A ban has come into force prohibiting commercials that reinforce gender prejudices. A prominent German feminist told DW that Germany is dragging its heels on the problem.
The nation’s advertising watchdog introduced the ban because it found evidence suggesting that adverse stereotypes could “restrict the choices, aspirations and opportunities of children, young people and adults and these stereotypes can be reinforced by some advertising, which plays a part in unequal gender outcomes.”
Advertising Standards Authority (ASA) chief executive Guy Parker told the BBC: “Our evidence shows how harmful gender stereotypes in ads can contribute to inequality in society, with costs for all of us. Put simply, we found that some portrayals in ads can, over time, play a part in limiting people’s potential.”
Examples of commercials that will be affected include an advert showing a man with his feet up while a woman cleans, as well as another with a woman struggling to park a car.
However, not everyone agrees with the ban. Newspaper columnist Angela Epstein thinks that society has become “over-sensitive.”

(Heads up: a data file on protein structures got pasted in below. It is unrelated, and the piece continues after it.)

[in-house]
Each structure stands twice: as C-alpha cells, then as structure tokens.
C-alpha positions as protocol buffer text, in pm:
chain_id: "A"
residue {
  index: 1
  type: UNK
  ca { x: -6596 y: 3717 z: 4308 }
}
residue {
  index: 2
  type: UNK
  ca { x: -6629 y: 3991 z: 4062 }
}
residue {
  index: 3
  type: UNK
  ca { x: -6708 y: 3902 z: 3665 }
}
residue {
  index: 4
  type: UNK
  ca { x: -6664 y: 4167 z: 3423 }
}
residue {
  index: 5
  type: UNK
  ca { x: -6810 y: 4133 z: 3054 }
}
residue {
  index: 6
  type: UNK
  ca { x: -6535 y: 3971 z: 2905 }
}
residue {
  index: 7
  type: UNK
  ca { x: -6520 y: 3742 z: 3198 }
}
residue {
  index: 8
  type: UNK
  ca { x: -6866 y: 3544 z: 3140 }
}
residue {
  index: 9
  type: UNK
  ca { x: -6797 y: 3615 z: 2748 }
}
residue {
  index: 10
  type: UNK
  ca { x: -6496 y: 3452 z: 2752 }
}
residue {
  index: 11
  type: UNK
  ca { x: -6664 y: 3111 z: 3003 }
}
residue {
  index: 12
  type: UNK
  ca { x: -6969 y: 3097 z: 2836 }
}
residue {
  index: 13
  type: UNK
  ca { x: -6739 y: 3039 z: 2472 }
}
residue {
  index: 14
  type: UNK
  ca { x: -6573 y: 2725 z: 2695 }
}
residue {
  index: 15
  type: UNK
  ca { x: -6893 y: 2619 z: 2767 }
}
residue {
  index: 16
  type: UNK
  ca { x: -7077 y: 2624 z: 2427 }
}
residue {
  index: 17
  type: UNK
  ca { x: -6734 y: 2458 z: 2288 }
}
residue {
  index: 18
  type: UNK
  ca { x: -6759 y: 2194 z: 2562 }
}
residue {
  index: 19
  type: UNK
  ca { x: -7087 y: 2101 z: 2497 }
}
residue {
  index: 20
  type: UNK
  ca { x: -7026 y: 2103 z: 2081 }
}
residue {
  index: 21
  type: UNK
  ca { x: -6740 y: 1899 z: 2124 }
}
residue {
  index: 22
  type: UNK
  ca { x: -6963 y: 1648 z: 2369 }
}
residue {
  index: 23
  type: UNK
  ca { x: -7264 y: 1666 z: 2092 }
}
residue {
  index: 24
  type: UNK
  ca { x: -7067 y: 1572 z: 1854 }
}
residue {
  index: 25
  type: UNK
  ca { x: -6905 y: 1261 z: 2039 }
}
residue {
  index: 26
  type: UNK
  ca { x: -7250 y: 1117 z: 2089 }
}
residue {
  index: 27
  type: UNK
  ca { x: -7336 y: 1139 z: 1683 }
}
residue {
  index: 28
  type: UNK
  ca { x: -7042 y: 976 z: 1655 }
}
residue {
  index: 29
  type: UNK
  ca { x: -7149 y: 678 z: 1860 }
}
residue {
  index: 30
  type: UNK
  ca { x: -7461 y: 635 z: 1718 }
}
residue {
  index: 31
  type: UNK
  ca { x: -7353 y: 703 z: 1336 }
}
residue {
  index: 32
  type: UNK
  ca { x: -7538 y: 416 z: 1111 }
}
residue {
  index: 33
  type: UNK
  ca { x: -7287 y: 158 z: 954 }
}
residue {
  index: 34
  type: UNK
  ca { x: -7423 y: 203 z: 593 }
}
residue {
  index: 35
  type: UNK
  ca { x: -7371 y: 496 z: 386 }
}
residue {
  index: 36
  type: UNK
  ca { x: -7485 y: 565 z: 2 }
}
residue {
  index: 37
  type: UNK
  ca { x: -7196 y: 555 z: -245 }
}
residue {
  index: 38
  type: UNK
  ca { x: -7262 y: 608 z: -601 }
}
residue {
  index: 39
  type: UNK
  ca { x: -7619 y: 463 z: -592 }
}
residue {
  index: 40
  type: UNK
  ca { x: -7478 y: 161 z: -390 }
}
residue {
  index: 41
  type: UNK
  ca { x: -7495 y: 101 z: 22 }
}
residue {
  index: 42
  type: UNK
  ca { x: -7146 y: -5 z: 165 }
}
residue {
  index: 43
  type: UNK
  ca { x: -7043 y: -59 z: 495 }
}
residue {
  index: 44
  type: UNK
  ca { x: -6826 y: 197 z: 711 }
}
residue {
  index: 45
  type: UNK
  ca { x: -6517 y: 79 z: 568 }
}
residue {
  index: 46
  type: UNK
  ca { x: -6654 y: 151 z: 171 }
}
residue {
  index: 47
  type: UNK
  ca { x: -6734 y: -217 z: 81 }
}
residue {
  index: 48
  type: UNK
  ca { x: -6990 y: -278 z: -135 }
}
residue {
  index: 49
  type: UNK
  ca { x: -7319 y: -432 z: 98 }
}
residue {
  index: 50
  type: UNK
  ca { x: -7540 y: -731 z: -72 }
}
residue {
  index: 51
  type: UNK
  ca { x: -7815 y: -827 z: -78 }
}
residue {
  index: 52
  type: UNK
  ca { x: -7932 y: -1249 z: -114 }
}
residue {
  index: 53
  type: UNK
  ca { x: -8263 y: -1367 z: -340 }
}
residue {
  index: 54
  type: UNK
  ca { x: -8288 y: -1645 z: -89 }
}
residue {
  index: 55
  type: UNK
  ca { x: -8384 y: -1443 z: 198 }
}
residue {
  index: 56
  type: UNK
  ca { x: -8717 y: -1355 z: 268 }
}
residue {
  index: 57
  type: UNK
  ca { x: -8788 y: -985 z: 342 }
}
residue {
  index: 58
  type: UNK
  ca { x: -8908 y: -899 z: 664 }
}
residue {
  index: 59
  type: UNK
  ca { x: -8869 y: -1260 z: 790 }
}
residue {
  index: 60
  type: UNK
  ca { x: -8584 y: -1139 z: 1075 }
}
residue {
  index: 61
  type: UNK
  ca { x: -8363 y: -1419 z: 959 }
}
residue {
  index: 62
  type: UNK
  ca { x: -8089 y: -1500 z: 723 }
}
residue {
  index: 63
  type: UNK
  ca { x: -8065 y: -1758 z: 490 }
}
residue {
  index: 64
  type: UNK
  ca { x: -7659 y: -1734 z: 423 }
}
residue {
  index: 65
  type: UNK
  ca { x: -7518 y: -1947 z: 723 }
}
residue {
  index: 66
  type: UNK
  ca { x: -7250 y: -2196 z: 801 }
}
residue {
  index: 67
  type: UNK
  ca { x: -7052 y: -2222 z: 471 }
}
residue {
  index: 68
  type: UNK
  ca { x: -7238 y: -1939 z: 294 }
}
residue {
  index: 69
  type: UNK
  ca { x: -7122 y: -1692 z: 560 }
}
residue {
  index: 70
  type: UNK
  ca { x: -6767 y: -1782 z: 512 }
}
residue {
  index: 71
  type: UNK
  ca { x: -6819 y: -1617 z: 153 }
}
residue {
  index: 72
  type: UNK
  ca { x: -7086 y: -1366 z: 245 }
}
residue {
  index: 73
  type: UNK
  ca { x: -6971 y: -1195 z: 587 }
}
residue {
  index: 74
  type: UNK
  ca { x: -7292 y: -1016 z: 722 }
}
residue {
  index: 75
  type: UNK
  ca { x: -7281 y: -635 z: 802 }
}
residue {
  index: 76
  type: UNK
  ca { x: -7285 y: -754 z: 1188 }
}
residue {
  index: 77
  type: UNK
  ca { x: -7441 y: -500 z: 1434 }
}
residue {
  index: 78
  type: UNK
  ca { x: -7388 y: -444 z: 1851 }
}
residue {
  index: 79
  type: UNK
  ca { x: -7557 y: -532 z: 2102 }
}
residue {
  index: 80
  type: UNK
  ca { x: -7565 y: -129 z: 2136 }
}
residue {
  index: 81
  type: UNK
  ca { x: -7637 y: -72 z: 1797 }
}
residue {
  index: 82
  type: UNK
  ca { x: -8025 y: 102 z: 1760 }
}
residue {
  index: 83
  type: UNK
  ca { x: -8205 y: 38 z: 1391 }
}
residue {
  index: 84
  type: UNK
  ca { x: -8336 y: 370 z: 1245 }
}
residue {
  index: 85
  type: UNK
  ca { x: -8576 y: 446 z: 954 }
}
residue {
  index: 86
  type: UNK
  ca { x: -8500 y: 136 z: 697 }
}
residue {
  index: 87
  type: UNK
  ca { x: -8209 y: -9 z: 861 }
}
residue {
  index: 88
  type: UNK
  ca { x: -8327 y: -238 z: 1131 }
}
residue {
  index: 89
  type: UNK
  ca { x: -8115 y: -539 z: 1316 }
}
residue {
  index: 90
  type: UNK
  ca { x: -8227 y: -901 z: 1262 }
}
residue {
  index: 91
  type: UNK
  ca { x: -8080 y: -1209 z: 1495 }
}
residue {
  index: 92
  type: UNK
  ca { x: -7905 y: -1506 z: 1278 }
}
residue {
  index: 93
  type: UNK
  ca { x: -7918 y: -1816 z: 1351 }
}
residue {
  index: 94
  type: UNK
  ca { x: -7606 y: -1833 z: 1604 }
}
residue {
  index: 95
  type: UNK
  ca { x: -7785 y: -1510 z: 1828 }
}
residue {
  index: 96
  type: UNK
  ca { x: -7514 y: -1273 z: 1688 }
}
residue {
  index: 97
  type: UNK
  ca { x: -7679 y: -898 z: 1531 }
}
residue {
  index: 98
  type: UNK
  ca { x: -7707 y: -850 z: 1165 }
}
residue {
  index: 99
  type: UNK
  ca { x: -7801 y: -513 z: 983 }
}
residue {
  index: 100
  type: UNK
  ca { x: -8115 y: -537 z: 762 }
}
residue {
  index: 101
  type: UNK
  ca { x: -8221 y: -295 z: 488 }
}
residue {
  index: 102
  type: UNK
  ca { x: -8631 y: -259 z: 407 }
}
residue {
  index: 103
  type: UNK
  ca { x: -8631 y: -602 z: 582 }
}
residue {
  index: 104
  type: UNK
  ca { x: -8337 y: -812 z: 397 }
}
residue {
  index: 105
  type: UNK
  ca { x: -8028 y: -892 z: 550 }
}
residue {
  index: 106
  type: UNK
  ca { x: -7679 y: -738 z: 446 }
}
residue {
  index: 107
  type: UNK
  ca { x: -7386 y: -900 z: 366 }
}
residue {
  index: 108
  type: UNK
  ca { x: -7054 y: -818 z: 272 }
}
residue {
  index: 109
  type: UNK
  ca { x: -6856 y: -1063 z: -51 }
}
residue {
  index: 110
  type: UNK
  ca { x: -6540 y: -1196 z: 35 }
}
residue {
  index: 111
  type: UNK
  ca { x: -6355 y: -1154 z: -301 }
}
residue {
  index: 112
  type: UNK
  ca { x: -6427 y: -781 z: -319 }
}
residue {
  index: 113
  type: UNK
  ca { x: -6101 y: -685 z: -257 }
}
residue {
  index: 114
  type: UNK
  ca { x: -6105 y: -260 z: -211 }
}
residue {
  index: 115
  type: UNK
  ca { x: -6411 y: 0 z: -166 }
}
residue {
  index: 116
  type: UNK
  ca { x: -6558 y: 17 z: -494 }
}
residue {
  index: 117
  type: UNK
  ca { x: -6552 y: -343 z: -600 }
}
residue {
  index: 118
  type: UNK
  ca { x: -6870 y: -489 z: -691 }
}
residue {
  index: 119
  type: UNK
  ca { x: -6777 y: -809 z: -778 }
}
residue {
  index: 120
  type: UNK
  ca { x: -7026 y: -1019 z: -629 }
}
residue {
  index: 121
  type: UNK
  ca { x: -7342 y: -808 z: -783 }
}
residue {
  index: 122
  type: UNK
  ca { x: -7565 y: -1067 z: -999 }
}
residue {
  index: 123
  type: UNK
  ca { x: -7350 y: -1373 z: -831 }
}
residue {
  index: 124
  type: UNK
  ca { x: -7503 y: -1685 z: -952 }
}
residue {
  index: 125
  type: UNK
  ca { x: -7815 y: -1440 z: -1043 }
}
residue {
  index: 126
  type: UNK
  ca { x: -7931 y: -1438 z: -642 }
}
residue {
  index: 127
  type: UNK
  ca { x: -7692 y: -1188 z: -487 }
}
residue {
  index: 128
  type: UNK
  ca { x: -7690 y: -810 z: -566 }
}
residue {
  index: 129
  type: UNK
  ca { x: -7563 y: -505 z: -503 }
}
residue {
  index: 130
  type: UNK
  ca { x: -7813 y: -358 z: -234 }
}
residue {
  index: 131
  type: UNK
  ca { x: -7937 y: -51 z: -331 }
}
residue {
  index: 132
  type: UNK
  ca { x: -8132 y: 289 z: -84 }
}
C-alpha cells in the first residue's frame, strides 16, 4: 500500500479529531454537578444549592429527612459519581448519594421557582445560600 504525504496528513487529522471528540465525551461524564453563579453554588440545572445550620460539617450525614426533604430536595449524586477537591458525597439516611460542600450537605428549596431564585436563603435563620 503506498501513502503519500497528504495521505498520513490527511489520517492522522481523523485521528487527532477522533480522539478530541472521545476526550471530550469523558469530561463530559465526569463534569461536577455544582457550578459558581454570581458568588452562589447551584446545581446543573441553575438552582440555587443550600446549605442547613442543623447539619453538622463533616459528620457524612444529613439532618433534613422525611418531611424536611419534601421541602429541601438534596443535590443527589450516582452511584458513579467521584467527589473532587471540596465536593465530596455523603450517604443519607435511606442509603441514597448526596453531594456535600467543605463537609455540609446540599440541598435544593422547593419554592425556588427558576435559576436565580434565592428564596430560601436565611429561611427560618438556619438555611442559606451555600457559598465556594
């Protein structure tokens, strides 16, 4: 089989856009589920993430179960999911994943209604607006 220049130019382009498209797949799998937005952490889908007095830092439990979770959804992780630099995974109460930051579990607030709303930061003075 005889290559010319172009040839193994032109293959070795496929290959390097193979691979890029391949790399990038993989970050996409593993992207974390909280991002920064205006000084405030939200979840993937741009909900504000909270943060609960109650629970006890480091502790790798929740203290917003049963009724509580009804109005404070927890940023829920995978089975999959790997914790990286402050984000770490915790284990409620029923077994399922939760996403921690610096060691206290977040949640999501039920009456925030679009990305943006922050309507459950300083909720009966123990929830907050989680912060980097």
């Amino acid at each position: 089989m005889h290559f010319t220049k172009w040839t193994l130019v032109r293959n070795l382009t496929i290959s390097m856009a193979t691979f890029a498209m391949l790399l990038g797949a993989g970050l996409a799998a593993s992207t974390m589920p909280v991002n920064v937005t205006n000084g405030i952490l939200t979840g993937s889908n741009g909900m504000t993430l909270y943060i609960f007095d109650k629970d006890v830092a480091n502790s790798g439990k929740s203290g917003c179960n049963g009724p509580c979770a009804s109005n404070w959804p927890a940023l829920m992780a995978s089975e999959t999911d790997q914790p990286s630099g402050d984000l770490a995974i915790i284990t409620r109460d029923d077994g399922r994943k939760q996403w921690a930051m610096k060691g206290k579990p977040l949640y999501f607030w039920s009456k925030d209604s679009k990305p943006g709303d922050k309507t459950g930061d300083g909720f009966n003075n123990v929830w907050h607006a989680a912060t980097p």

She told the BBC: “There’s a lot of big things we need to fight over — equality over pay, bullying in the workplace, domestic violence, sexual harassment — these are really big issues that we need to fight over equally.”
Epstein continued: “But when you chuck in the fact that women are doing the dishes
, it’s not in the same sphere. When we lump it all together and become desensitized, we devalue those important arguments we need to have.
Dr. Stevie Schmiedel from Pinkstinks, an organization against sexism and homophobia, told DW that Germany is lagging behind and says the German Advertising Standards Council (Deutsche Werberat) is not proactive enough.
When asked if similar advertising would be forbidden in Germany, she responded: “The Deutscher Werberat would never suggest such a thing. The Werberat are mainly reactive, whereas in the UK, ASA commission research. The ASA is taken very seriously.”
Schmiedel added: “German ads are often more sexist than British ones.”
Having conducted a similar investigation, Schmiedel said: “Advertising is there to influence you. If you see the same stereotypes over and over again, you will compare it to yourself and see whether you match the stereotype.” “As a little girl, if you always see slim princesses looking into the camera all gooey-eyed, looking as if they want to serve you, want to please you, that will affect the way you are raised,” she said. “On the other hand, boys are always seen in action, kicking a football for example, not looking into the camera.”